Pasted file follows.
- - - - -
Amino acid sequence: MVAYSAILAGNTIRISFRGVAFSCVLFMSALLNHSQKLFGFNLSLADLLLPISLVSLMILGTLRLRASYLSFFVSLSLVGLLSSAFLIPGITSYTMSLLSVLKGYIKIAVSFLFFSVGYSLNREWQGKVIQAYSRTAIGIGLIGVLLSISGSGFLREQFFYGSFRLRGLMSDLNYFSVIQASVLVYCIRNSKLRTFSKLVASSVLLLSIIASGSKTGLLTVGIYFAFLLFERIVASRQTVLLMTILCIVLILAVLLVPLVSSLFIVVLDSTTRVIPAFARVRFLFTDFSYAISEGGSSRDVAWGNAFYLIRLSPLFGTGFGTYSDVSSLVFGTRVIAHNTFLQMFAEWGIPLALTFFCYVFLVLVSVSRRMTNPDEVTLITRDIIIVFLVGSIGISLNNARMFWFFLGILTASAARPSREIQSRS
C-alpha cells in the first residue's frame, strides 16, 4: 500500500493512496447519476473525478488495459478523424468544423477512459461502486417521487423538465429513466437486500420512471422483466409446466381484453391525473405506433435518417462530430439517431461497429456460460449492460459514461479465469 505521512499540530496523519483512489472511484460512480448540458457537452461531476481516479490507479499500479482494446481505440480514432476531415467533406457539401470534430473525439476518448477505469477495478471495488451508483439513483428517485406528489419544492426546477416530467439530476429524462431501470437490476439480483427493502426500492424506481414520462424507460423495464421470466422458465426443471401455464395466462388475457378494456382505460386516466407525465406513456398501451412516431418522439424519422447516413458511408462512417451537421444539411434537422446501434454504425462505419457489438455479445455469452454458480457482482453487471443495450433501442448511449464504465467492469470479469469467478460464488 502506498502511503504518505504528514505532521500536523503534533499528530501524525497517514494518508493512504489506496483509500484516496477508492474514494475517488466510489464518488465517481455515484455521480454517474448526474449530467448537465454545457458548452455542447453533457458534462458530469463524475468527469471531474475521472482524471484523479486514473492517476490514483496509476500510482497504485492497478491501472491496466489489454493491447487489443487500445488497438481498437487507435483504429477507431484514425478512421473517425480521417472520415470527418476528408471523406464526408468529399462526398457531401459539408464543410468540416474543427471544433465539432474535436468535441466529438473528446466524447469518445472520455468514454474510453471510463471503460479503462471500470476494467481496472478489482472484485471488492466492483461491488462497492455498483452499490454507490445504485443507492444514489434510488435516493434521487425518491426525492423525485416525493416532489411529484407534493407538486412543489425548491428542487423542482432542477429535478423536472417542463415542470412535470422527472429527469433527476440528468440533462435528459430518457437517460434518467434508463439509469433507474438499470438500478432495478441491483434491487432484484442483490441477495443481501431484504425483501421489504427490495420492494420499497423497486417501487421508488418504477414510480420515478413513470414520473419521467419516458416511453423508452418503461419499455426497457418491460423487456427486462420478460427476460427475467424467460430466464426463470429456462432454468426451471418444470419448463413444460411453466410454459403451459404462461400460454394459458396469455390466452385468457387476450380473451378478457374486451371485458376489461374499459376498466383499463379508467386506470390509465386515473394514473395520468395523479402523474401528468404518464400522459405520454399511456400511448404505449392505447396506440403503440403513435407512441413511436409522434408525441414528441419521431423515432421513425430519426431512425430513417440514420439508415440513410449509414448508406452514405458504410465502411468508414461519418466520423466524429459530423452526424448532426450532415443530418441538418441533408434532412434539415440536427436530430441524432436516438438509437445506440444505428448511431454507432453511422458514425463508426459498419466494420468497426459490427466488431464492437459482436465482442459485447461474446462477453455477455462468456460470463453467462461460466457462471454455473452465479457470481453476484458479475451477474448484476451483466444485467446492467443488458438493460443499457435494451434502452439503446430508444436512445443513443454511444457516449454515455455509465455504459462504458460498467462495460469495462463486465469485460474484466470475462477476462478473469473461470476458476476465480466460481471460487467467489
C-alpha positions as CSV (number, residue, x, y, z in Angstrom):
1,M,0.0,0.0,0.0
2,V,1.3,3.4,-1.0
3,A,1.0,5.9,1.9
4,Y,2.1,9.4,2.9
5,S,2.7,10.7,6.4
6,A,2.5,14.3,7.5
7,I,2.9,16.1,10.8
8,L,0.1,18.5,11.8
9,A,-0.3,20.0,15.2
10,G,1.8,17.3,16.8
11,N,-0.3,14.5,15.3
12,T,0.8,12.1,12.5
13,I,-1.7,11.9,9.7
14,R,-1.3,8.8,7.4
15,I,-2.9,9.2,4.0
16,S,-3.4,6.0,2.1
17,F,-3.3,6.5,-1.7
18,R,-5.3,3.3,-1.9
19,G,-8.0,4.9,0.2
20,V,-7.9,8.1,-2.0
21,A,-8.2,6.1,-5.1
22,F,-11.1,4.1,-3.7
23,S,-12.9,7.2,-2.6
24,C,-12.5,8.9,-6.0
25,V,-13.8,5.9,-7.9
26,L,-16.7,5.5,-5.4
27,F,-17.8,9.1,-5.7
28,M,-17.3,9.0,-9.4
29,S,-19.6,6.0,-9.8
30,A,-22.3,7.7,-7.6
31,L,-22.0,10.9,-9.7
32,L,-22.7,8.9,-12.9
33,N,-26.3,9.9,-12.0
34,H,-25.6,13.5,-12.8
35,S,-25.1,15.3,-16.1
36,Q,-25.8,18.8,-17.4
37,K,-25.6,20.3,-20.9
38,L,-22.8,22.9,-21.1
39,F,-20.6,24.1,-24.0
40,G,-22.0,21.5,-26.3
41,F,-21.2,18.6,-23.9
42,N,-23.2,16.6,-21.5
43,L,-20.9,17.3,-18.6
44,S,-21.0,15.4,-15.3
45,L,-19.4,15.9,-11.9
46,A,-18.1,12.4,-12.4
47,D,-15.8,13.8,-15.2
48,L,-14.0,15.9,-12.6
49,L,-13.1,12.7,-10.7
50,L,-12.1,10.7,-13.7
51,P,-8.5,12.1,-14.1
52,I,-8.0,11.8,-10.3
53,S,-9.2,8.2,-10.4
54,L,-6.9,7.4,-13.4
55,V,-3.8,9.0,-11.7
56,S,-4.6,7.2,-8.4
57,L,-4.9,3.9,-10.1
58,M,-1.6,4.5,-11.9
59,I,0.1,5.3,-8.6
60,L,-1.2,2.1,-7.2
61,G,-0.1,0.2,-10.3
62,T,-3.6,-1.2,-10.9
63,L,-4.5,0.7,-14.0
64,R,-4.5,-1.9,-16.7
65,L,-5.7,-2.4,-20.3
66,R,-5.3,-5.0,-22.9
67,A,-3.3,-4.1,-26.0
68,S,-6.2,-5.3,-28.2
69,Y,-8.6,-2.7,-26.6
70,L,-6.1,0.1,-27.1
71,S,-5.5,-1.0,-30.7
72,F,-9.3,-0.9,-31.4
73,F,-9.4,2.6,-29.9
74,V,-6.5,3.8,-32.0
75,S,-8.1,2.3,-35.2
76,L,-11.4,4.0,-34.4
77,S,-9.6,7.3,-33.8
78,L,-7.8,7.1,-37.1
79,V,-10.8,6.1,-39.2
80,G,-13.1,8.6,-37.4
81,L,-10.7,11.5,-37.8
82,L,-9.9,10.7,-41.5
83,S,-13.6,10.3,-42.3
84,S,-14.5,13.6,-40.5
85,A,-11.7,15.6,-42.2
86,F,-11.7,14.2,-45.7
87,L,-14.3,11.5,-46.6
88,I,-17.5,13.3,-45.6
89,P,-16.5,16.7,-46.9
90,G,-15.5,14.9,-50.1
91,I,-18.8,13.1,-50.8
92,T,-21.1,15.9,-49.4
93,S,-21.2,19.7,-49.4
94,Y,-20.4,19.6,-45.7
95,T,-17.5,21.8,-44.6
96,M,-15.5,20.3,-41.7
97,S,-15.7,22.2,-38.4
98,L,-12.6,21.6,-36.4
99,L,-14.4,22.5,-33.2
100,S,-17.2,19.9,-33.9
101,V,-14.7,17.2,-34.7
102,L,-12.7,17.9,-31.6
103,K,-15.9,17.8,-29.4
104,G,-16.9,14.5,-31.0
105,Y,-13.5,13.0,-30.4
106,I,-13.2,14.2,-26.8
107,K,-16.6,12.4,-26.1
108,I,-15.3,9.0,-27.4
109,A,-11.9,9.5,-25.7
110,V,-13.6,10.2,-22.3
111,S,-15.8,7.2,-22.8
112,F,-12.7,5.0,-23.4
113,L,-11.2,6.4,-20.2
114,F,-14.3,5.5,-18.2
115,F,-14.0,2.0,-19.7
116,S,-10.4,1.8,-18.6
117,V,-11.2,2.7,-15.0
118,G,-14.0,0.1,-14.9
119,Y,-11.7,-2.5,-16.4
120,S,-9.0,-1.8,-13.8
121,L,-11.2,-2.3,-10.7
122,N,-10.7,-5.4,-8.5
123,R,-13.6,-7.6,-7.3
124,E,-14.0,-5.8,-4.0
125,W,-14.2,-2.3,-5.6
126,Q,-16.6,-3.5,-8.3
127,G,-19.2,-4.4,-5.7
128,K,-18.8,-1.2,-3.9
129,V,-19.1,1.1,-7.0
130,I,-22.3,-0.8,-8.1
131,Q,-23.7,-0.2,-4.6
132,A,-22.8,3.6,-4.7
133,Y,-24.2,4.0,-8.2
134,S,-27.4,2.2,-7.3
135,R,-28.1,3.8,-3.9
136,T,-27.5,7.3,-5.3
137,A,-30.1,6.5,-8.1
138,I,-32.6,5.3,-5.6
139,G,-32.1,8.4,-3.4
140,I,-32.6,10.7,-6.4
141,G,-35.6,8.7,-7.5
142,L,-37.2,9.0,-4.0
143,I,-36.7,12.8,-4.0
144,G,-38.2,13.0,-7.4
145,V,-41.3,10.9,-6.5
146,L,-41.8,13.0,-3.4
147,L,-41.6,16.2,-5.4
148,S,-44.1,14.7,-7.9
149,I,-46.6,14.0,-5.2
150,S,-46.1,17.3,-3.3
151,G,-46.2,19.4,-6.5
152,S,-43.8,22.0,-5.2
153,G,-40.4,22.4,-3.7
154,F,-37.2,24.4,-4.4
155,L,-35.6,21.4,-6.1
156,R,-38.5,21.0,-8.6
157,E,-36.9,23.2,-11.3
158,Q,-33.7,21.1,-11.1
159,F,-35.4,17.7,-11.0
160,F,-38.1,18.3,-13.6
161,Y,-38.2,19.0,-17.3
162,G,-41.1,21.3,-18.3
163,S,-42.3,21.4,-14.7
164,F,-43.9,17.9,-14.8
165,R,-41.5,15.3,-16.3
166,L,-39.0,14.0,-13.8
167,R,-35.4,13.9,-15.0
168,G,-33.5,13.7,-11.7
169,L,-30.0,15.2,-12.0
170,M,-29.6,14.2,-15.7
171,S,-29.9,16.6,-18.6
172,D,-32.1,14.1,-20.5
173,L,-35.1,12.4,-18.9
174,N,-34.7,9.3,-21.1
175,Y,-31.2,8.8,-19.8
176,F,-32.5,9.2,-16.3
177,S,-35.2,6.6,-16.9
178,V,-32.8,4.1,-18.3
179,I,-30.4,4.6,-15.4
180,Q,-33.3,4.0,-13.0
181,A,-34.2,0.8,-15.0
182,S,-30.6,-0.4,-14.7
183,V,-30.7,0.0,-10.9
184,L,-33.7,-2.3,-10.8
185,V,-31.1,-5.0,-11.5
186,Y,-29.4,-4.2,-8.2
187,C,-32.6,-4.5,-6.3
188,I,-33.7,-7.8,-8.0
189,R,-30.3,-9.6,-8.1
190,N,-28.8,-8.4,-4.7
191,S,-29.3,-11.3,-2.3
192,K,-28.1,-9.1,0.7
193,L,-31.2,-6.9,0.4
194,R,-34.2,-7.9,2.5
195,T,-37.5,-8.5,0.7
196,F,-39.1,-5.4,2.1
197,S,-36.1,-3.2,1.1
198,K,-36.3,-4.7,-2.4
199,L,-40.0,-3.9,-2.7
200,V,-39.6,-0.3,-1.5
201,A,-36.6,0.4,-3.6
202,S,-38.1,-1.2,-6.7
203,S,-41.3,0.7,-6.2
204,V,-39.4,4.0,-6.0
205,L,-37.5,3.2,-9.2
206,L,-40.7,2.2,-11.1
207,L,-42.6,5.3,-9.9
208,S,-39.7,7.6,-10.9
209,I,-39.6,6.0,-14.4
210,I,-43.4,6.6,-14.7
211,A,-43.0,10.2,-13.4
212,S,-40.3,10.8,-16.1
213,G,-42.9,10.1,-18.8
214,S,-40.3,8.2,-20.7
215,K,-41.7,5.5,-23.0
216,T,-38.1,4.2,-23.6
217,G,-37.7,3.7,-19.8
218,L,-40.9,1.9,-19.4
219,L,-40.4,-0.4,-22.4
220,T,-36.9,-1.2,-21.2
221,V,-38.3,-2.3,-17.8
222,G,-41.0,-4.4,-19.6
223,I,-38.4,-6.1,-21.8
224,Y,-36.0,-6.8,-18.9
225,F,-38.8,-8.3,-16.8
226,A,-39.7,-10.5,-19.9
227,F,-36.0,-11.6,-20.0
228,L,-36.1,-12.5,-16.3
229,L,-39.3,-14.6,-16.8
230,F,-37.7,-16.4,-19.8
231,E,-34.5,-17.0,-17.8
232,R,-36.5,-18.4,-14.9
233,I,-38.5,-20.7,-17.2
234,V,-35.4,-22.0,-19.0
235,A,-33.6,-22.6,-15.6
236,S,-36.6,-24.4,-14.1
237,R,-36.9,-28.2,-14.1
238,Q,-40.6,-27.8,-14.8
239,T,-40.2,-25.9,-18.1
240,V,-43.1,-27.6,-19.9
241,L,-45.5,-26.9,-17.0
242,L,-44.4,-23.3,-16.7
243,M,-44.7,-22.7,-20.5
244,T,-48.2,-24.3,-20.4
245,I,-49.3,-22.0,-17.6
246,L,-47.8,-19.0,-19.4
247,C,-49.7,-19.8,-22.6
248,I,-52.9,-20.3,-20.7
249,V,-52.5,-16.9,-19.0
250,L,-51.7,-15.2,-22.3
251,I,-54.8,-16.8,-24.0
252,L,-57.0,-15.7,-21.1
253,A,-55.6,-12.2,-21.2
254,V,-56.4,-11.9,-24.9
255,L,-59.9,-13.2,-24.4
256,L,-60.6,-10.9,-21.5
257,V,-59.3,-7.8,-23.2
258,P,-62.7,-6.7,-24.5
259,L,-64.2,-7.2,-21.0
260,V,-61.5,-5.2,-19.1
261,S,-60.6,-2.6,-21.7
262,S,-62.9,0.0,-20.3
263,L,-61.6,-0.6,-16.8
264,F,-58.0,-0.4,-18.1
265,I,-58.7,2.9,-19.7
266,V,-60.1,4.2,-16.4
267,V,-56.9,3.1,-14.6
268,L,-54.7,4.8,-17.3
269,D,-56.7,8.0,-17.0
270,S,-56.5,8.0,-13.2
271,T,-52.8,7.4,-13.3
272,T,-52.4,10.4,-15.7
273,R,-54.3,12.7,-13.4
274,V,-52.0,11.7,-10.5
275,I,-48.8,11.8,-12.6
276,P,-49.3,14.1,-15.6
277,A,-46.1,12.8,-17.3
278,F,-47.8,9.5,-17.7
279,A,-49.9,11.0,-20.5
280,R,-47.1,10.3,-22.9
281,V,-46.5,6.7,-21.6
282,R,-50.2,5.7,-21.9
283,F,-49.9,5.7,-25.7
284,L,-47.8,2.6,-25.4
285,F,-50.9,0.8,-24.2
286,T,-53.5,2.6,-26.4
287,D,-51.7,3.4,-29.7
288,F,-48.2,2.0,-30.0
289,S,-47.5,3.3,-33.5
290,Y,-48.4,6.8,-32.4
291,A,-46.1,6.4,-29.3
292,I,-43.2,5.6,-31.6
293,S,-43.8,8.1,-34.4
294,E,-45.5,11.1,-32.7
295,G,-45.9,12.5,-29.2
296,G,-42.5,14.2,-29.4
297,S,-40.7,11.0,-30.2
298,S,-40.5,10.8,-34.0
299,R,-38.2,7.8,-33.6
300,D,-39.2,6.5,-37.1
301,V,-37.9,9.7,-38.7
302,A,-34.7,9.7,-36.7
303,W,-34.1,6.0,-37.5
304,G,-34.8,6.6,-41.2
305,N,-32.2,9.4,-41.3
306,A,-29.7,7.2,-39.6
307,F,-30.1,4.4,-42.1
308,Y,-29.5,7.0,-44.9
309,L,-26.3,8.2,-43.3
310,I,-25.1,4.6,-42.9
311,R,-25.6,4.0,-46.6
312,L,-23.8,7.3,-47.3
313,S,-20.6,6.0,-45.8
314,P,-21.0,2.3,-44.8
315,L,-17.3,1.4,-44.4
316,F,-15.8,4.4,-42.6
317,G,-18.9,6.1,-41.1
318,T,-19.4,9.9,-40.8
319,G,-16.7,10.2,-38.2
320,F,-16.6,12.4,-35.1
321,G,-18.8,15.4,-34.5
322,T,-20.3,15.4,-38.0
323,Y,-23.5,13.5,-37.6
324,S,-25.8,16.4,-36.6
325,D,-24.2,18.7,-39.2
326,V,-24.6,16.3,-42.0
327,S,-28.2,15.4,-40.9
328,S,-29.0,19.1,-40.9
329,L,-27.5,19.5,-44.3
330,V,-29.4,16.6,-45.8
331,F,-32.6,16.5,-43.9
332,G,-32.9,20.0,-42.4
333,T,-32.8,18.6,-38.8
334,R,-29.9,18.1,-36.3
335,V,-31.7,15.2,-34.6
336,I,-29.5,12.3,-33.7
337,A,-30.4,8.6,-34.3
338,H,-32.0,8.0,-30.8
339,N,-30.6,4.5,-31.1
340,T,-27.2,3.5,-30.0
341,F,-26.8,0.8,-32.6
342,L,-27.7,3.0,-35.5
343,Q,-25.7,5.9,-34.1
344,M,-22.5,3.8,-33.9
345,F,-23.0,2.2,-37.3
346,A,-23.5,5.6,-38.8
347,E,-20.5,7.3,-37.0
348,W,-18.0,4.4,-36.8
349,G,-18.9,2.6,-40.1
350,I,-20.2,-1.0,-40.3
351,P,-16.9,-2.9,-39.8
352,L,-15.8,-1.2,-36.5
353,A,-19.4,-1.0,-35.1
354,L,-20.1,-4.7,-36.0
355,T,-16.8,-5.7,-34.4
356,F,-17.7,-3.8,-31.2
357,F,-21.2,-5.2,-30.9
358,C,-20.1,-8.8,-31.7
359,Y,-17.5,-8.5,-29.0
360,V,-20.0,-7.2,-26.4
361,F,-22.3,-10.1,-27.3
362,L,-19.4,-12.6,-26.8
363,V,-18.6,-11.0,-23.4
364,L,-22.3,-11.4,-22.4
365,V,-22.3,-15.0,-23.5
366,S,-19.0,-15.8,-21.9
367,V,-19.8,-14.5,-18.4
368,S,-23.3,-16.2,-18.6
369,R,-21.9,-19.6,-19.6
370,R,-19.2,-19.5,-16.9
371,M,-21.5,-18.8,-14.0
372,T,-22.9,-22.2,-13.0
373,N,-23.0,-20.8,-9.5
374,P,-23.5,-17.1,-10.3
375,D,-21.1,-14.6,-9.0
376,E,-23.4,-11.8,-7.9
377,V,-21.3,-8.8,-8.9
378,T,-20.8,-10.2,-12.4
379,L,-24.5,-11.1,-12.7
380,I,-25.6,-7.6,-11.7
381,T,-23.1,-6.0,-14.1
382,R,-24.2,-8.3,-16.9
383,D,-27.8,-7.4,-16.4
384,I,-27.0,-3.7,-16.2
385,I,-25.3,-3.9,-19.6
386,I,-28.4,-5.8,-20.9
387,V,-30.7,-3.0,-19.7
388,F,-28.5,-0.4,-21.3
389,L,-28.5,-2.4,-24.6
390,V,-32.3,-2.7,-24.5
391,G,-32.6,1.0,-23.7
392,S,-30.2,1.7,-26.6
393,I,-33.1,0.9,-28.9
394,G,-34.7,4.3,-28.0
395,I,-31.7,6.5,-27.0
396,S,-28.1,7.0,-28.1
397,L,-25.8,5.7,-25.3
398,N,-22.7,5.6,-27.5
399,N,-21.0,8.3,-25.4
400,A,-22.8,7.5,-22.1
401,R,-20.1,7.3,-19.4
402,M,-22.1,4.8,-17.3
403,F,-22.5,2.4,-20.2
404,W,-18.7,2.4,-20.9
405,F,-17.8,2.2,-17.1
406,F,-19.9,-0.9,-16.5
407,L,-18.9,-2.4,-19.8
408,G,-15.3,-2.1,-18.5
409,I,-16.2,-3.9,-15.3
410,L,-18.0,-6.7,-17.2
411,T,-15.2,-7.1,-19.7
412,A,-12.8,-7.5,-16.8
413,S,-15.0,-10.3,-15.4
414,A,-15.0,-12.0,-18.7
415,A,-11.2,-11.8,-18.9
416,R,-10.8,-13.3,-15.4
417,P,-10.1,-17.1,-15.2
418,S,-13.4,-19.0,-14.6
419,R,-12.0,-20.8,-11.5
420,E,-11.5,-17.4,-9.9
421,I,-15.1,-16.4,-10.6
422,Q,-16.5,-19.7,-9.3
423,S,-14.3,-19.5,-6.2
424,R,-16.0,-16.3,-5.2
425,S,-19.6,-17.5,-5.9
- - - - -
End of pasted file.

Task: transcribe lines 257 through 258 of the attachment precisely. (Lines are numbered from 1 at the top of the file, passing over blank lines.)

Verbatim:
254,V,-56.4,-11.9,-24.9
255,L,-59.9,-13.2,-24.4